Destinations

Is this Amsterdam's best hotel art collection?

Pulitzer, Amsterdam
Pulitzer Amsterdam boasts an enviable art collection that showcases the unlikely, the aesthetically titillating and the absurd. Credit: (c)sanderbaks.com/Sander Baks

A chair fashioned from giant golden hands – palms facing the ceiling as if in supplication. A porcelain sculpture of a pug dog painted highlighter-yellow. Garish artwork in 3D frames that seem to lunge at you like attention-seeking celebrities. Welcome to Amsterdam’s most arty hotel.

Pulitzer Amsterdam – a funky five-star hotel spread across 25 houses on the Prince’s Canal – doesn’t just offer gourmet dining, luxurious beds and glorious canal views. It also boasts an enviable art collection that showcases the unlikely, the aesthetically titillating and the absurd.

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The first piece that most guests see when they walk in the door – by Richard Kuiper on the wall in the lobby – always causes a stir.

The first piece that most guests see when they walk in the door – on the wall in the lobby – always causes a stir. At first glance, it is a 17th-century Dutch still life oil painting of a flower bouquet, perhaps by Pieter Claesz or Adriaen Coorte.

But squint and you realise it’s actually a photograph; the flower petals are not strokes of oil paint but bits of recycled plastic cutlery. Richard Kuiper is the man behind it, an artist who parodies the old Dutch Master paintings that depict aspirational objects like flowers, glassware and porcelain; wealthy merchants of the Dutch Golden Age would commission them to show off their wealth.

There’s a deranged loveliness to the unwieldy collection of strange objects at every turn, from three-dimensional diamond panels, vintage typewriters and tenebrous Renaissance portraits to patchwork Persian rugs and one particularly strange display of old trumpets tacked to the walls. The hotel’s walls and floors, doused in eggplant-purple, citrus-green and slate-blue, are a colourful canvas base.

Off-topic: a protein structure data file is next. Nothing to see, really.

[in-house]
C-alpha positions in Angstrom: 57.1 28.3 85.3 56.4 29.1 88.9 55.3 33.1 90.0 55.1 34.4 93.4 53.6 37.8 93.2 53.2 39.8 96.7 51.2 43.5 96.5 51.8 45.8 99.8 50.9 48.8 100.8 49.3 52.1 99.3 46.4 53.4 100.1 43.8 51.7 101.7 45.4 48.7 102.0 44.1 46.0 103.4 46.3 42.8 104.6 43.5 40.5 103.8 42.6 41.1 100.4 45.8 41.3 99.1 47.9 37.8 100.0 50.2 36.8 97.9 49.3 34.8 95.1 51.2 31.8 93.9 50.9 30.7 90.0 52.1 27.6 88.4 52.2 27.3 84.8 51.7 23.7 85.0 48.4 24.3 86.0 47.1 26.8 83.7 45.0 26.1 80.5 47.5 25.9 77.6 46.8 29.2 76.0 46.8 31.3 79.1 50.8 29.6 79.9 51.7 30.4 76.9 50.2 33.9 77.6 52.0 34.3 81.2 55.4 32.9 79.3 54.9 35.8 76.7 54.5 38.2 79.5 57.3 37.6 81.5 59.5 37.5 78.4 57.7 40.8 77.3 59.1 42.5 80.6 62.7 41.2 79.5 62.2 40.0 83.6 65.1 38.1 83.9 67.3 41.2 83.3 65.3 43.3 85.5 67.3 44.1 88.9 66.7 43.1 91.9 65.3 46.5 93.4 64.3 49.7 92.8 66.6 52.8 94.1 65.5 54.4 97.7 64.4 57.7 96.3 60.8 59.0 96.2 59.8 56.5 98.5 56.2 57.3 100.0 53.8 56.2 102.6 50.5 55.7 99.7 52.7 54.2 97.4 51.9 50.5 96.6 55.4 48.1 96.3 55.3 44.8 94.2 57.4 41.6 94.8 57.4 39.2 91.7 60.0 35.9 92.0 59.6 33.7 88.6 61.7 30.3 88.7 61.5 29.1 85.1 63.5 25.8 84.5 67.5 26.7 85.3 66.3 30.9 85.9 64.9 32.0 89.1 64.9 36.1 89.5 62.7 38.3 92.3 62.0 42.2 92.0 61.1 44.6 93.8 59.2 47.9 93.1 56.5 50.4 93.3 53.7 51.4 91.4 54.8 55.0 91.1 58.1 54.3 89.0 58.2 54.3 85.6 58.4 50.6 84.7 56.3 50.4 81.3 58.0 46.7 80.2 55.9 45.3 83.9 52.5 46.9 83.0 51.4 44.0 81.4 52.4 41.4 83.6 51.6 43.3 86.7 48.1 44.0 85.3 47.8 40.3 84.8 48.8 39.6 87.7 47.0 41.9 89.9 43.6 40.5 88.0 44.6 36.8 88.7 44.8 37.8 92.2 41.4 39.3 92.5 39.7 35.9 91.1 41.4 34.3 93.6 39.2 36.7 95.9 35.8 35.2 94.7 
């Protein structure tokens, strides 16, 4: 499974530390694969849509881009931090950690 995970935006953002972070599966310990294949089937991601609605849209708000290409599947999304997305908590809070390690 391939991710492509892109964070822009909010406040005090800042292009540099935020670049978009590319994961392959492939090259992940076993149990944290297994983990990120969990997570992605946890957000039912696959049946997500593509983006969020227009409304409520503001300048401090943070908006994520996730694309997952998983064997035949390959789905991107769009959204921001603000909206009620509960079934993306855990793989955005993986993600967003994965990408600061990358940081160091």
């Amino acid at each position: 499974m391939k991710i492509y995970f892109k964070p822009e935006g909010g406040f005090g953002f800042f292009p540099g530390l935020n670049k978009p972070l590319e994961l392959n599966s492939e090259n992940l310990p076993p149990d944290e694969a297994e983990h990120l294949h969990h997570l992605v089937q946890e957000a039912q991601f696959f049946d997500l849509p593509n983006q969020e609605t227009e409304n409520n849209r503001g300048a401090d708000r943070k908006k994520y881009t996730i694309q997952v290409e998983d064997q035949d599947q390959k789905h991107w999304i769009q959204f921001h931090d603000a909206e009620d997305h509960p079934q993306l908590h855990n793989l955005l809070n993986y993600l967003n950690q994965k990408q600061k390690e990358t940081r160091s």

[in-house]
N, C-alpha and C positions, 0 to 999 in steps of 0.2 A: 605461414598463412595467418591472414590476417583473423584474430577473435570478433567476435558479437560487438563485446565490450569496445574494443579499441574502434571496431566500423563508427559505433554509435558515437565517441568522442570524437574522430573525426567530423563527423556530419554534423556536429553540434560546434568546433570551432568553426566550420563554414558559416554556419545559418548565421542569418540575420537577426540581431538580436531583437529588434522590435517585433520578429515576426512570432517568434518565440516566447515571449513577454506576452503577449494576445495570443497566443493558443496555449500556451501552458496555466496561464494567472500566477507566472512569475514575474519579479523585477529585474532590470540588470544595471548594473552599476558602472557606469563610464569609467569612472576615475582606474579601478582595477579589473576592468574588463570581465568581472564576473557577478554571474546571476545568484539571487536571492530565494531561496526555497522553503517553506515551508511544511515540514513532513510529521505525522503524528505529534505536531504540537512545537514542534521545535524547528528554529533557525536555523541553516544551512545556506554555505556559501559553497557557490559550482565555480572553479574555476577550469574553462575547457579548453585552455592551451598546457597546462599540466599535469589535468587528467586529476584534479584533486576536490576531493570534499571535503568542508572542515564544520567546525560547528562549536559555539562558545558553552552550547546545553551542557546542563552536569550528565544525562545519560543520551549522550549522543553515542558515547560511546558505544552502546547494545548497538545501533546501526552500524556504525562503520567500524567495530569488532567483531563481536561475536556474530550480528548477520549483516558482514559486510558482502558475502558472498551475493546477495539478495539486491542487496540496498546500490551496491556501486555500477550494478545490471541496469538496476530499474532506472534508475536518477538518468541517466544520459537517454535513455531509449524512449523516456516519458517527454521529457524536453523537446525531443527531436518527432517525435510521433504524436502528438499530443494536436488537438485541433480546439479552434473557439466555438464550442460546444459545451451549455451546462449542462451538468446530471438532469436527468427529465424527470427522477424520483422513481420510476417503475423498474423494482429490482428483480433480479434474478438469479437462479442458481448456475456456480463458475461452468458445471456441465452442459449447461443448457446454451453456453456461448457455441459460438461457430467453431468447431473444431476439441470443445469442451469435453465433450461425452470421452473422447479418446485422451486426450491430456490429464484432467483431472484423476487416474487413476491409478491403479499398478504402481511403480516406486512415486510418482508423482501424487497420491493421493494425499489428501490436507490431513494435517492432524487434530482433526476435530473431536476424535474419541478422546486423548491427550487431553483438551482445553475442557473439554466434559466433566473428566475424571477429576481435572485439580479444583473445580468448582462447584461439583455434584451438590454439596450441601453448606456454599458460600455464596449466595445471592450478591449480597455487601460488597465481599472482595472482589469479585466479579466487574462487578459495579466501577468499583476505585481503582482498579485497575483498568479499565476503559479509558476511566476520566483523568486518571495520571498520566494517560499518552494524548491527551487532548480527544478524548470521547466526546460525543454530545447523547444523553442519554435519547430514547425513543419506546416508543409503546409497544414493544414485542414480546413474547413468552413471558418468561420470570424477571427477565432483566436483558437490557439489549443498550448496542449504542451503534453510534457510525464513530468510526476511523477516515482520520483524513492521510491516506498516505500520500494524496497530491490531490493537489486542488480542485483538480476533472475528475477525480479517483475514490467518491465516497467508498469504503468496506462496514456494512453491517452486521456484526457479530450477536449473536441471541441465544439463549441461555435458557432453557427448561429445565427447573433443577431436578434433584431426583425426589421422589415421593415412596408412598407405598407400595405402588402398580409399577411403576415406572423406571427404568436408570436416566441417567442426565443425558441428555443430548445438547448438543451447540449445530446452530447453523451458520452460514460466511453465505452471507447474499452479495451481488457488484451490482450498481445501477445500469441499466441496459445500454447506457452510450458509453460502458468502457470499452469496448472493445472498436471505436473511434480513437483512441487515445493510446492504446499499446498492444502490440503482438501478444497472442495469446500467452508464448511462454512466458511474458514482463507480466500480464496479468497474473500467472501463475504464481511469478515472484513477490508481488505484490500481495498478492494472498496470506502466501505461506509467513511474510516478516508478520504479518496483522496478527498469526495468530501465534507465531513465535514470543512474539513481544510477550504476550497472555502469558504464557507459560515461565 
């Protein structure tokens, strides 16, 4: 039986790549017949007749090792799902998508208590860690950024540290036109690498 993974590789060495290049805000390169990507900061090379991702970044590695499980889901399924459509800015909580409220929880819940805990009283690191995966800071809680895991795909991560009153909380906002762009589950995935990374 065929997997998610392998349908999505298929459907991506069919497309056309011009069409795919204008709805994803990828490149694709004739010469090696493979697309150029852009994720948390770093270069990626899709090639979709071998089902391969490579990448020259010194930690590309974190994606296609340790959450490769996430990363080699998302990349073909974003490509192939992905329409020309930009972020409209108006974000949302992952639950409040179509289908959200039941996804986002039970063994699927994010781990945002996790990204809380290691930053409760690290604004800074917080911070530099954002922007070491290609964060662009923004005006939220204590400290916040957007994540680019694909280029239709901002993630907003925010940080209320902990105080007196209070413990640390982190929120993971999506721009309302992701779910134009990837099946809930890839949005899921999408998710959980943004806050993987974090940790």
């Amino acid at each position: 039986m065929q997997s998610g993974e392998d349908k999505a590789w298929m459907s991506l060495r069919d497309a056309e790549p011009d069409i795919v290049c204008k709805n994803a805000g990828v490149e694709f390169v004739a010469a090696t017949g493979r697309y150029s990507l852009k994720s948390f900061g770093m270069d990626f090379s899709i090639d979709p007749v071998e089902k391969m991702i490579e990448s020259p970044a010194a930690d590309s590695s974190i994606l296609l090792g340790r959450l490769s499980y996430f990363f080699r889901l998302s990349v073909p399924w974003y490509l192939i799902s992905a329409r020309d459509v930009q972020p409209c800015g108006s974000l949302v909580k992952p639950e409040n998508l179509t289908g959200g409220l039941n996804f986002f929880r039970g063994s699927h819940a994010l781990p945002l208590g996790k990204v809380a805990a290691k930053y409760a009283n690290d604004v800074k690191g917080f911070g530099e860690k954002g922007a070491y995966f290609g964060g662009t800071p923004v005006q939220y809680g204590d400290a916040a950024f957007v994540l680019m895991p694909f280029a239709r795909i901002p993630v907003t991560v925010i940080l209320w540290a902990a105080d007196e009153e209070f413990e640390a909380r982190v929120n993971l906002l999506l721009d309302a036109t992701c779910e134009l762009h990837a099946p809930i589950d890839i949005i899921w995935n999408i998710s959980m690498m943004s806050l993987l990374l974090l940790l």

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There’s a deranged loveliness about the unwieldy collection of strange objects at every turn. Credit: (c)sanderbaks.com/Sander Baks

Bibliophiles with an eye for design will appreciate the installation of every Pulitzer-prizewinning book in the hotel library (it’s okay to touch – or, God forbid, take one off the wall to read). The gardens have also been given the art treatment, decorated with bronze statues by Nic Jonk; their deliciously grotesque shapes (apparently inspired by the female form!) cast interesting shadows on the ground through the day.

All the rooms have pieces of modern art from the hotel’s collection. They also have zany touches of yellow, green and indigo, come with potted histories of the particular canal house they occupy, and enjoy wonderful Canal views.

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Bibliophiles with an eye for design will appreciate the installation of every Pulitzer-prizewinning book.

But serious art fans should check into the hotel’s Art Collector's suite, which showcases Pulitzer’s most prized piece: a raucous reinterpretation of Leonardo Da Vinci’s The Last Supper by Thierry Bruet – except the disciples are drinking 7 Up, chomping on hamburgers and M&Ms; one of them is even hunched over their laptop, another has a skateboard propped against his knees.

The two-room apartment, which has its own private entrance, is so dense with modern art, the walls are hardly visible. Details like a quirky drinks trolley, and retro yellow telephone help keep the feel frivolously grounded though – this is a hotel that takes art seriously, but still has a wicked, playful sense of fun.

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Prinsengracht 323, 1016 GZ Amsterdam, Netherlands (00 31 20 523 5235; pulitzeramsterdam.com). Doubles from €259 (£222) per night. Breakfast €29 (£24) per person. One adapted room for guests using wheelchairs. For more information on Pulitzer Amsterdam, read the full review, and for more Amsterdam recommendations, read our guide to the best hotels.

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